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Railroad Hazardous Materials Transportation Risk Management Framework

Xiang Liu, Christopher P. L. Barkan, M. Rapik Saat

April 13, 2012

William W. Hay Railroad Engineering Seminar

Rail Transportation and Engineering Center (RailTEC)

Outline Framework

- Overview of hazardous materials transportation by rail
- Analytical framework for risk management
- Accident analysis
- train accident frequency and severity
- accident causes

- Risk analysis
- modeling of hazardous materials release risk
- evaluation of risk reduction strategies

- Decision analysis
- Optimization of risk reduction strategies

- Accident analysis
- Proposed dissertation research

Overview of railroad hazardous materials transportation Framework

- There were 1.7 million rail carloads of hazardous materials (hazmat) in the U.S. in 2010 (AAR, 2011)
- Hazmat traffic account for a small proportion of total rail carloads, but its safety have been placed a high priority

Safety of railroad hazmat transportation Framework

- 99.998% of rail hazmat shipments reached their destinations without a train-accident-caused release in 2008 (AAR, 2011)
- Train-accident-caused hazmat release rates have declined by about 90% since 1982
- about 200 cars released per million carloads in 1982
- about 21 cars released per million carloads in 2010

- Further improvement in the transportation safety remains a high priority of the rail industry and government

Influence diagram showing relationships of Frameworkfactors affecting hazardous materials transportation safety

Financial

and

SafetyImpacts

Financial Impact

TrafficVolume

People,

Property, or

Environment

Safety Impact

Operating Practices

Accident Rate

TrackCondition

Release Incident Rate

Routing

Hazard Area

Mileage

Infrastructure

Release Probability

Car Design

Car Design

Product

Release Quantity

Decision Node

Value/Objective Node

Uncertainty Node

Deterministic Node

Railroad hazardous materials transportation Frameworkrisk management framework

INPUT

Infrastructure Data

OUTPUT

Analytical framework

- Optimal strategies to improve hazmat transportation safety
- What to do
- Where to do it
- How to do it

Accident Data

Traffic & Shipment Data

Cost Data

Other Data

Analytical models for risk management Framework

Risk Analysis

Accident Analysis

Decision Analysis

Analytical Framework

- Train accident frequency and severity
- Train accident causes

- Risk modeling
- Evaluation of risk reduction strategies

- Optimizing risk reduction strategies

Analytical models for risk management Framework

Decision Analysis

Risk Analysis

Accident Analysis

Analytical Framework

- Train accident frequency and severity
- Train accident causes

- Risk modeling
- Evaluation of risk reduction strategies

- Optimizing a combination of risk reduction strategies

FRA Rail Equipment Accident (REA) database Framework This study focuses on Class I freight railroads (operating revenue exceeding $378.8 million in 2009), that account for

- The U.S. Federal Railroad Administration (FRA) Rail Equipment Accident (REA) database records all accidents that exceeded a monetary threshold of damages*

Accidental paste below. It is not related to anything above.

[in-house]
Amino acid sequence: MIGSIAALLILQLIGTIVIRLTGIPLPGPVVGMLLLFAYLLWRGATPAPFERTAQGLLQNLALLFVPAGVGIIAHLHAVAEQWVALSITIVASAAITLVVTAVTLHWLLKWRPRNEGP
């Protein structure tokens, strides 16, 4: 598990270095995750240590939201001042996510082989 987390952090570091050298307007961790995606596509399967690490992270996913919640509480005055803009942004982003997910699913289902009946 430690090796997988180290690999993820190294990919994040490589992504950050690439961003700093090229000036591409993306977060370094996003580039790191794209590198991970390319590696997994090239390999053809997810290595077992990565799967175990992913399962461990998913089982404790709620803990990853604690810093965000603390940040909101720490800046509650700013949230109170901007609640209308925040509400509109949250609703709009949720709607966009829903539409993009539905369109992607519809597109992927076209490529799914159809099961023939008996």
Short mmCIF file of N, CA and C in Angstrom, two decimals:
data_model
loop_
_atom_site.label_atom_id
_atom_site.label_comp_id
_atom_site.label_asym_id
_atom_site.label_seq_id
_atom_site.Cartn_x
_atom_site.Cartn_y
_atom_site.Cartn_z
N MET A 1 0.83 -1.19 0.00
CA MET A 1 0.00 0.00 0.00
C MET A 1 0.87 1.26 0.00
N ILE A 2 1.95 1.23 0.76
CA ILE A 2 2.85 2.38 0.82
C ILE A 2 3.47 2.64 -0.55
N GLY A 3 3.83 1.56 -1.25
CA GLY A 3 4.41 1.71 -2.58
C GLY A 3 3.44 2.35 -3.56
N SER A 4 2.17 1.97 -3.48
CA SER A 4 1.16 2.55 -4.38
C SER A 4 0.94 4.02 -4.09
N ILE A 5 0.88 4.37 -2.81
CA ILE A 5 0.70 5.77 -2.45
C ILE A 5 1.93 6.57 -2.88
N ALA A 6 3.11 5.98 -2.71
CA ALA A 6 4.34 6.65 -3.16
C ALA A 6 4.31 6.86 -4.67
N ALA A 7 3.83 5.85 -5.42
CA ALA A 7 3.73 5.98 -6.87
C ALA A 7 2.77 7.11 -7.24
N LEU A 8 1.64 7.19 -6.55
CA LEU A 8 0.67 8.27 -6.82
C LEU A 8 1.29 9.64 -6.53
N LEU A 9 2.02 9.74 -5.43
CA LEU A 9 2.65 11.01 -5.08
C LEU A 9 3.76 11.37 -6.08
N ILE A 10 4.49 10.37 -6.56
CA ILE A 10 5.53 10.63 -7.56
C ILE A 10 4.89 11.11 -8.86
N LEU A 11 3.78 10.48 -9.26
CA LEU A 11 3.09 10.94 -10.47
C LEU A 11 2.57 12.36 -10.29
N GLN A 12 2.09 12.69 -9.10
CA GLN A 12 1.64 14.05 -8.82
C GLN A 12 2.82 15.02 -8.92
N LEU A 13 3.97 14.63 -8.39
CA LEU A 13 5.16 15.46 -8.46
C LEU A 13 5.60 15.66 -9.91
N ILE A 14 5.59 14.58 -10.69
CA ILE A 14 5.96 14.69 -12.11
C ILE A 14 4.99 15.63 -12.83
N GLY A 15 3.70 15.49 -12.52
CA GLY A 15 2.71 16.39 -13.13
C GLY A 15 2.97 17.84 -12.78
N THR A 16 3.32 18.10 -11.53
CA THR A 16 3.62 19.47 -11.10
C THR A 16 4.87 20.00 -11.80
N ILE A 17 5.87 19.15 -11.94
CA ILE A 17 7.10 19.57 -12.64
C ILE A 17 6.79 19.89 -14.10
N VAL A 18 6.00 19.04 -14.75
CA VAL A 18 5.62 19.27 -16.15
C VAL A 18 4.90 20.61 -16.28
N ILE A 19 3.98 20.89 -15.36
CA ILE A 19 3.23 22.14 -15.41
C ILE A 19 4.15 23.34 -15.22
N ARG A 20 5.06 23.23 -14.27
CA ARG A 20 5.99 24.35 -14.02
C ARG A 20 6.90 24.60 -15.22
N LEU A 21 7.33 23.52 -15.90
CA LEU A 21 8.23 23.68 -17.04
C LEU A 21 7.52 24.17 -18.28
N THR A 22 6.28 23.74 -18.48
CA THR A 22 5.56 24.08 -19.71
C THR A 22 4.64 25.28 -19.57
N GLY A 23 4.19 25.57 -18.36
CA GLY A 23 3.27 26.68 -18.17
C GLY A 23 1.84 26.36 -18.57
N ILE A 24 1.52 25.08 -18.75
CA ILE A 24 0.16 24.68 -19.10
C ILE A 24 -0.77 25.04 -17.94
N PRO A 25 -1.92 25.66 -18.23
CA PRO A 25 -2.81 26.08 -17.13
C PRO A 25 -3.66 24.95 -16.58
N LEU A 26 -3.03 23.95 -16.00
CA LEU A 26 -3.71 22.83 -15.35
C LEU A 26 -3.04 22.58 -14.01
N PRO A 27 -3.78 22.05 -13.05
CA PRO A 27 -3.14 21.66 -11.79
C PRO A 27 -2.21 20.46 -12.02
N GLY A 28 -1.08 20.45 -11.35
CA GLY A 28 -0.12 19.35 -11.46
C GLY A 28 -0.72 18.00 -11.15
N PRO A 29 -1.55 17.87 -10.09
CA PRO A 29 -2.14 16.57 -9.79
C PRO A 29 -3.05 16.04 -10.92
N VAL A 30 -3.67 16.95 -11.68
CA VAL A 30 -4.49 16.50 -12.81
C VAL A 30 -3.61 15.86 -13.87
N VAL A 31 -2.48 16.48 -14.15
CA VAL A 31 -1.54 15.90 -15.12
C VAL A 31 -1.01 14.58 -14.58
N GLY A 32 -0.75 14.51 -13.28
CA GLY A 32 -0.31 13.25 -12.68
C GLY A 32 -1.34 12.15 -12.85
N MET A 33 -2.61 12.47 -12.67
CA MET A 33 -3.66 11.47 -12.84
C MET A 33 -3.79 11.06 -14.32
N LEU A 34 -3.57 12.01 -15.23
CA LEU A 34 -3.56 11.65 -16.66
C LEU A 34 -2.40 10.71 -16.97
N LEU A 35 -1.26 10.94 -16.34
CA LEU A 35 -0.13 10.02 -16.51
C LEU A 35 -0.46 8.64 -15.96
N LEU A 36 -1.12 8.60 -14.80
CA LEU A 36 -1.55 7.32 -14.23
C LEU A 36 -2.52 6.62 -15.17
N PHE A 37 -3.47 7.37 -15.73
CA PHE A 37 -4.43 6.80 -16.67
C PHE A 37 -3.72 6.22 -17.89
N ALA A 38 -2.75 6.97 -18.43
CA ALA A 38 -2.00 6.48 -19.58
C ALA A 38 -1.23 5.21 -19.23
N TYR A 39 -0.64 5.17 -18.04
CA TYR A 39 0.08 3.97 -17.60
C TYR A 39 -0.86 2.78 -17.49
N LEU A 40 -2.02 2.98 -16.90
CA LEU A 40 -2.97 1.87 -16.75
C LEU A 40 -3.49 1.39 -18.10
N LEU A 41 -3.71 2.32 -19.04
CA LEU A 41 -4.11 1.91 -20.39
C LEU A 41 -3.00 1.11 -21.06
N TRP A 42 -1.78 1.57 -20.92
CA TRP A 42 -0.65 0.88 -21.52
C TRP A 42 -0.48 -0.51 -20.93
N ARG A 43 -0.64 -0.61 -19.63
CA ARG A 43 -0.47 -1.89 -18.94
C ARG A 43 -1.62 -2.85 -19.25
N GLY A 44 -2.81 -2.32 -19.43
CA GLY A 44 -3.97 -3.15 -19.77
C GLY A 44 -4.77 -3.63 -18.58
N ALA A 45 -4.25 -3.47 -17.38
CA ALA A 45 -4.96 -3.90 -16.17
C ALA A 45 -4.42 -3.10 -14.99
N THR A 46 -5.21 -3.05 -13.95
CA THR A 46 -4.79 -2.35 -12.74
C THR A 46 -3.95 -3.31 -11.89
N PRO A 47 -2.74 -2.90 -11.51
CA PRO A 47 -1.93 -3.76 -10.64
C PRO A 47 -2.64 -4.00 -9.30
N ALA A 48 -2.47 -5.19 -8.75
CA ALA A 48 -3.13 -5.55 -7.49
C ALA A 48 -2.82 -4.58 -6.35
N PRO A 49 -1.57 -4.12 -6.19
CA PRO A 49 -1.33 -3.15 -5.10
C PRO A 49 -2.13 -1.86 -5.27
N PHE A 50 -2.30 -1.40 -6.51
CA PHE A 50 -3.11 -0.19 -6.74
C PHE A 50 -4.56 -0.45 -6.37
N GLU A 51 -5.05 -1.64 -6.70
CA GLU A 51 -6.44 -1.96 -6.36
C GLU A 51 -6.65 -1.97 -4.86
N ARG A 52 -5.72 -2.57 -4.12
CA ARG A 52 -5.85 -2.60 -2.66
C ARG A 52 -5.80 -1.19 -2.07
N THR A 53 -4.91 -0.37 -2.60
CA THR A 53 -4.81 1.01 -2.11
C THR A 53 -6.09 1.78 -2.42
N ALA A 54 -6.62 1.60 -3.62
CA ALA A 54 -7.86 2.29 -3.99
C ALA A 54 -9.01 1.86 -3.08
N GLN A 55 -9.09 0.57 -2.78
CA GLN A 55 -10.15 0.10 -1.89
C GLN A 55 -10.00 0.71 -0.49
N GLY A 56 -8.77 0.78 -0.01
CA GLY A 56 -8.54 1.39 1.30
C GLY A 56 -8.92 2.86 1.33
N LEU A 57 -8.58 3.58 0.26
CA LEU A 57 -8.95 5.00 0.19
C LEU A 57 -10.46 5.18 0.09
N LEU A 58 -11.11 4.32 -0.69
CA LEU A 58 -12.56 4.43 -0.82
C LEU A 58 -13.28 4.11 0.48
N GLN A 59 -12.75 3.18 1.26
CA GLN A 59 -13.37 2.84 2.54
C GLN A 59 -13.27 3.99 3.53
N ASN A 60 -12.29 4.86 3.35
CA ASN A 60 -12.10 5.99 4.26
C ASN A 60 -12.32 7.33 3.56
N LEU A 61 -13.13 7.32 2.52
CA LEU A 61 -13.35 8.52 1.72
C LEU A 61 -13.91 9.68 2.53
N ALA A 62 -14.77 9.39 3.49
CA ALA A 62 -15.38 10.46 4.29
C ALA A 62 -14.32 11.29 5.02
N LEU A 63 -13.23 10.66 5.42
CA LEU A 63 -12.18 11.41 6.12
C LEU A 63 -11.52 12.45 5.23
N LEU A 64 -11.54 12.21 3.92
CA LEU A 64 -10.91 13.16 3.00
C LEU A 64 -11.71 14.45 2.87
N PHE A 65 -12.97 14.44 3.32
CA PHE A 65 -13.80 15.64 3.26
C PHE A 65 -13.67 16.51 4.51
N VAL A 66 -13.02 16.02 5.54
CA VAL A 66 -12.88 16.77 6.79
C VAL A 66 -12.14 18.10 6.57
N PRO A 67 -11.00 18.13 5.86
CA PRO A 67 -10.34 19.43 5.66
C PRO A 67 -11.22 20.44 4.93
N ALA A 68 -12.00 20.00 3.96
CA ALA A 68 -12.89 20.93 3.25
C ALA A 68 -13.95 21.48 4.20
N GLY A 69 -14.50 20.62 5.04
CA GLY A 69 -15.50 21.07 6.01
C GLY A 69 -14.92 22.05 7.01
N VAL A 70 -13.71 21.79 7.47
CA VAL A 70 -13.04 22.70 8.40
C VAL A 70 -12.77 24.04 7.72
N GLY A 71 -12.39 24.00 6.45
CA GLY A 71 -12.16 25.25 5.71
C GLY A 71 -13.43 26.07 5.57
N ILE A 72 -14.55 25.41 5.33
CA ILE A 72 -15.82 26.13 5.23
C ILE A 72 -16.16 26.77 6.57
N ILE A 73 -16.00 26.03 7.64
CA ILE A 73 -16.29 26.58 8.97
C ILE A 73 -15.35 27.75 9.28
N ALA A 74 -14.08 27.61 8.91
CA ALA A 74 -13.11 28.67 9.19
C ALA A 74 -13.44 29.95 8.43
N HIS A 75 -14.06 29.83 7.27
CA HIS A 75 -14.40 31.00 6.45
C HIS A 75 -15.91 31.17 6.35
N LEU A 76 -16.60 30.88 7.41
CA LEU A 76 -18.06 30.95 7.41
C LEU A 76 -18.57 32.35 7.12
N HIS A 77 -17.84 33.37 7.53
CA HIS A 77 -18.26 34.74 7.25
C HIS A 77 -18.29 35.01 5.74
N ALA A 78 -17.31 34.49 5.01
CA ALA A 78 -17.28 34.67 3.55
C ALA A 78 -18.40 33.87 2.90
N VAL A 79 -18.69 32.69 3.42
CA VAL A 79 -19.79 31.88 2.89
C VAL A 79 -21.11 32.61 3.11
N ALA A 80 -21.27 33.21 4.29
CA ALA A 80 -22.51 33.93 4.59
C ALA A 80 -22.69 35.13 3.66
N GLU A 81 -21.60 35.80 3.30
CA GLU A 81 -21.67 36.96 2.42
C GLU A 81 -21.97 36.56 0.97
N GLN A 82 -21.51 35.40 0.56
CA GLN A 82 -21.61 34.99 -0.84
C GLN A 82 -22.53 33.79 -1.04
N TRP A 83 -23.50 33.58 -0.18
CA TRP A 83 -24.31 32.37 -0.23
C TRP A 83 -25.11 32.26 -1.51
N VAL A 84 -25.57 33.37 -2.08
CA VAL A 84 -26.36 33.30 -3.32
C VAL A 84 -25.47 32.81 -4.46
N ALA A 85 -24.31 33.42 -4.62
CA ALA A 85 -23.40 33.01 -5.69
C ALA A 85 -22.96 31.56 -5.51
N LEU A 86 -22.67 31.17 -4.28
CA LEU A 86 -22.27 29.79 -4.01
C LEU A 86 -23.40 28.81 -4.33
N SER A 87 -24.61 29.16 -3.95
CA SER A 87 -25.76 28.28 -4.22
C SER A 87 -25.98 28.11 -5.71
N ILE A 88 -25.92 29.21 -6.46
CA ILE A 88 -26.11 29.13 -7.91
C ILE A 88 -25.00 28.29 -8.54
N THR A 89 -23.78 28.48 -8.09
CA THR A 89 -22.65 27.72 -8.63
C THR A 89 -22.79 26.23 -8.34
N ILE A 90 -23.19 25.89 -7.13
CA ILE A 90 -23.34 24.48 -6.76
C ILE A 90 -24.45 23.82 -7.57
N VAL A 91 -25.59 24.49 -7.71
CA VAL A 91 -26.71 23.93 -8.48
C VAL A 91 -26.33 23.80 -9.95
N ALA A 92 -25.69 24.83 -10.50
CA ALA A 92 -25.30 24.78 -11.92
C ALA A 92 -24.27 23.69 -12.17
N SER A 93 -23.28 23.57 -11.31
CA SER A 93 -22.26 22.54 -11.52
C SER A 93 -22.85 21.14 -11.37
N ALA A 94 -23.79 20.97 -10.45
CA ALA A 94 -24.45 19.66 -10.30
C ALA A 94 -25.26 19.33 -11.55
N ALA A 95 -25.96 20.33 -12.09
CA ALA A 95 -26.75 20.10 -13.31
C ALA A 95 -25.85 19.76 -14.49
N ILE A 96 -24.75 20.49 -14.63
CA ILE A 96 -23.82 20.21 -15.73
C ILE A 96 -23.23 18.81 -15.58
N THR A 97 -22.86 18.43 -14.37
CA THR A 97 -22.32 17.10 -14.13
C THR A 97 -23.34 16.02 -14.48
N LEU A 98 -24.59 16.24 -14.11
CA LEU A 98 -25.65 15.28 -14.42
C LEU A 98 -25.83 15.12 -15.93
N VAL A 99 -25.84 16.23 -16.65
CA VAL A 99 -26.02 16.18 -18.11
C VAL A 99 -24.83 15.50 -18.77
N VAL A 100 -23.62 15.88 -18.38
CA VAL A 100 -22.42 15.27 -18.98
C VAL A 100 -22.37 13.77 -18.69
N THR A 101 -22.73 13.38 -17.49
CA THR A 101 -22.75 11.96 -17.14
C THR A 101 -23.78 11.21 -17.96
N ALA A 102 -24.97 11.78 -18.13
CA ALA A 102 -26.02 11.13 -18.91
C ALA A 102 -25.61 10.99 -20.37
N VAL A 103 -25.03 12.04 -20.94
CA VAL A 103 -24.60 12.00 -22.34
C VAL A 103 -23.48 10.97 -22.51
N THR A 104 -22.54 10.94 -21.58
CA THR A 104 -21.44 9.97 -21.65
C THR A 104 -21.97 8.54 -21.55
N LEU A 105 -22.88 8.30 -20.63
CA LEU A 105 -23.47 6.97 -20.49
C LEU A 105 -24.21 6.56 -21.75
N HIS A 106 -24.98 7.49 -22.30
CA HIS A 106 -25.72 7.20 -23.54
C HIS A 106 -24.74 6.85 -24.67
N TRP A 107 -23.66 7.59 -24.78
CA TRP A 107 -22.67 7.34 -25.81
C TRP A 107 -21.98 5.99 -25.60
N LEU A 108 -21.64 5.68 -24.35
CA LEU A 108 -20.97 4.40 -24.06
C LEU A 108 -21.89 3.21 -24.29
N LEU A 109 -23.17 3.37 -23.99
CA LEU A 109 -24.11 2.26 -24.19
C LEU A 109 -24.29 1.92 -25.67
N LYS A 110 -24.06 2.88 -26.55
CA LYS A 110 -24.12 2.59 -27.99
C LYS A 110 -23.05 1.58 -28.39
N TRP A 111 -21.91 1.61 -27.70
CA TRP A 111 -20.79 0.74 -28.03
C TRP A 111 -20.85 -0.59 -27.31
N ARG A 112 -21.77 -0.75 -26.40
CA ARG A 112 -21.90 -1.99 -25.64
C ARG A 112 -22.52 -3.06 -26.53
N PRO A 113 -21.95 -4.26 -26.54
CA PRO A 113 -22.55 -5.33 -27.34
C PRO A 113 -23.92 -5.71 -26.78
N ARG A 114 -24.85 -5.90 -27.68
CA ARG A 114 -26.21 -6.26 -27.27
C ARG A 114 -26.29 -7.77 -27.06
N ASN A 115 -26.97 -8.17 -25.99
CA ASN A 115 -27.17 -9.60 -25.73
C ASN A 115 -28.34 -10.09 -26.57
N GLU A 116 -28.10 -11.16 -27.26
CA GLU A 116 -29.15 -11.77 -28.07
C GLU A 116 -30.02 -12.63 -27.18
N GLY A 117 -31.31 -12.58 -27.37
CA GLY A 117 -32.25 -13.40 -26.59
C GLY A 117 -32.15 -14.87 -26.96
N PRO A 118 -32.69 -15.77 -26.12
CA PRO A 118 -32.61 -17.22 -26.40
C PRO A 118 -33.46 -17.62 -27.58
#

- The REA database records railroad, accident type, location, accident cause, severity and other information important for accident analysis and prevention

- 68% of U.S. railroad route miles
- 97% of total ton-miles
- 94% of total freight rail revenue

*It accounts for damage to on-track equipment, signals, track, track structures, and roadbed. The reporting threshold is periodically adjusted for inflation, and has increased from $7,700 in 2006 to $9,400 in 2011.

Freight-train derailments on Class I mainlines by accident cause group: 2001-2010

Data source: FRA Rail Equipment Accident (REA) database, 2001 to 2010

Class I mainline freight-train derailment frequency by cause, 2001-2010

Top 10 causes account for 56% of derailments

Frequency

Cumulative Percentage

Frequency-severity graph of cause, 2001-2010Class I mainline freight-train derailments, 2001-2010

Freight-train derailment severity by cause, cause, 2001-2010Class I mainlines, 2001-2010

Broken Rails or Welds

Bearing Failures

Frequency

Frequency

Cumulative Percentage

Cumulative Percentage

Number of Cars* Derailed

Number of Cars* Derailed

*Include number of locomotives derailed

Proposed dissertation research in cause, 2001-2010train accident analysis

- Modeling accident-cause-specific accident rate and severity
- Develop a logistic regression model to estimate the probability that a train accident is due to a specific accident cause
- Develop a negative binomial regression model to estimate the mean of number of cars derailed
- Develop a quantile regression model to estimate the quantile distribution (e.g., median) of number of cars derailed

- Evaluate the effectiveness of specific accident prevention strategies

Analytical models for risk management cause, 2001-2010

Risk Analysis

Accident Analysis

Decision Analysis

Analytical Framework

- Train accident frequency and severity
- Train accident causes

- Risk modeling
- Evaluation of risk reduction strategies

- Optimizing risk reduction strategies

Chain of events leading to hazmat car release cause, 2001-2010

This study focuses on hazmat release rate

Accident Cause

Number of cars derailed

Derailed cars contain hazmat

Train is involved in a derailment

Hazmat car releases contents

Release consequences

Track defect

Equipment defect

Human error

Other

- hazmat car safety design
- speed, etc.

- chemical property
- population density
- spill size
- environment etc.

- number of hazmat cars in the train
- train length
- placement of hazmat car in the train etc.

- speed
- accident cause
- train length etc.

- track quality
- method of operation
- track type
- human factors
- equipment design
- railroad type
- traffic exposure etc.

InfluencingFactors

Modeling hazmat car release rate cause, 2001-2010

Where:

P (R) = release rate (number of hazmat cars released per train-mile, car-mile or gross ton-miles)

P (A) = derailment rate (number of derailments per train-mile, car-mile or gross ton-mile)

P(Di | A) = conditional probability of derailment for a car in ith position of a train

P (Hij | Di, A) = conditional probability that the derailed ith car is a type j hazmat car

P (Rij| Hij, Di, A) = conditional probability that the derailed type j hazmat car in ithposition of a train released

L = train length

J = type of hazmat car

Mainline train derailment rate, P(A) cause, 2001-2010

- Derailment rate varies by FRA track class, method of operation and annual traffic density (MGT)

Non-Signaled Territory

Signaled Territory

Class I Mainline Train Derailment Rate per Billion Gross Ton-Miles

Class I Mainline Train Derailment Rate per Billion Gross Ton-Miles

FRA Track Class

FRA Track Class

Car derailment probability by position-in-train cause, 2001-2010P(Di | A)

50 cars, 40 mph

(Ave. 8.8 cars derailed in a train derailment)

100 cars, 40 mph (12.4)

Probability of Car Derailment

100 cars, 25 mph (9.6)

Position-in-Train

Source: FRA Rail Equipment Accident (REA) database, 2000-2009, Class I Mainline Derailment, All Accident Causes

Probability of a hazmat car derailed cause, 2001-2010P(Hij | Di, A)